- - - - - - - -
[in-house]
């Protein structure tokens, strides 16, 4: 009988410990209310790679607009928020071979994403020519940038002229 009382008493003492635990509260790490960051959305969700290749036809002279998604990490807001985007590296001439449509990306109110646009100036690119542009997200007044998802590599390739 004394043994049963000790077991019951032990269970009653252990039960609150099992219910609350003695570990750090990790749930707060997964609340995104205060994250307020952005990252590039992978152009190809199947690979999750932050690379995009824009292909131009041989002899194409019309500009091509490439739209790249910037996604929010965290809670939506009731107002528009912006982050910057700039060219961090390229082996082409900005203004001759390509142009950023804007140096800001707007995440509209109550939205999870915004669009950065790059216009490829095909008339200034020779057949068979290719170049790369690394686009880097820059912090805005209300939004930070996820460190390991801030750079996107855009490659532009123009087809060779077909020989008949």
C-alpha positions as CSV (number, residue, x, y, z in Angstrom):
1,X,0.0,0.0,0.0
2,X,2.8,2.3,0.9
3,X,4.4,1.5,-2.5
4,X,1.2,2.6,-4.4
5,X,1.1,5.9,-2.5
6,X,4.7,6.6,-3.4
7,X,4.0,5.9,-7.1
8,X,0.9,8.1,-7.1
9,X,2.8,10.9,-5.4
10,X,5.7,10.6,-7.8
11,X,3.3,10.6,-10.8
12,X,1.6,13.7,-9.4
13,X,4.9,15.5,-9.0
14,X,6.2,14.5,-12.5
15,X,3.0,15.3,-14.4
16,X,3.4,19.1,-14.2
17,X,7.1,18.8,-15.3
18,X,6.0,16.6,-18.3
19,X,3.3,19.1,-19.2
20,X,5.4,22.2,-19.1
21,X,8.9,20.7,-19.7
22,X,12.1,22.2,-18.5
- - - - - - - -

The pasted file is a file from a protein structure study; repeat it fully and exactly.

[in-house]
């Protein structure tokens, strides 16, 4: 009988410990209310790679607009928020071979994403020519940038002229 009382008493003492635990509260790490960051959305969700290749036809002279998604990490807001985007590296001439449509990306109110646009100036690119542009997200007044998802590599390739 004394043994049963000790077991019951032990269970009653252990039960609150099992219910609350003695570990750090990790749930707060997964609340995104205060994250307020952005990252590039992978152009190809199947690979999750932050690379995009824009292909131009041989002899194409019309500009091509490439739209790249910037996604929010965290809670939506009731107002528009912006982050910057700039060219961090390229082996082409900005203004001759390509142009950023804007140096800001707007995440509209109550939205999870915004669009950065790059216009490829095909008339200034020779057949068979290719170049790369690394686009880097820059912090805005209300939004930070996820460190390991801030750079996107855009490659532009123009087809060779077909020989008949």
C-alpha positions as CSV (number, residue, x, y, z in Angstrom):
1,X,0.0,0.0,0.0
2,X,2.8,2.3,0.9
3,X,4.4,1.5,-2.5
4,X,1.2,2.6,-4.4
5,X,1.1,5.9,-2.5
6,X,4.7,6.6,-3.4
7,X,4.0,5.9,-7.1
8,X,0.9,8.1,-7.1
9,X,2.8,10.9,-5.4
10,X,5.7,10.6,-7.8
11,X,3.3,10.6,-10.8
12,X,1.6,13.7,-9.4
13,X,4.9,15.5,-9.0
14,X,6.2,14.5,-12.5
15,X,3.0,15.3,-14.4
16,X,3.4,19.1,-14.2
17,X,7.1,18.8,-15.3
18,X,6.0,16.6,-18.3
19,X,3.3,19.1,-19.2
20,X,5.4,22.2,-19.1
21,X,8.9,20.7,-19.7
22,X,12.1,22.2,-18.5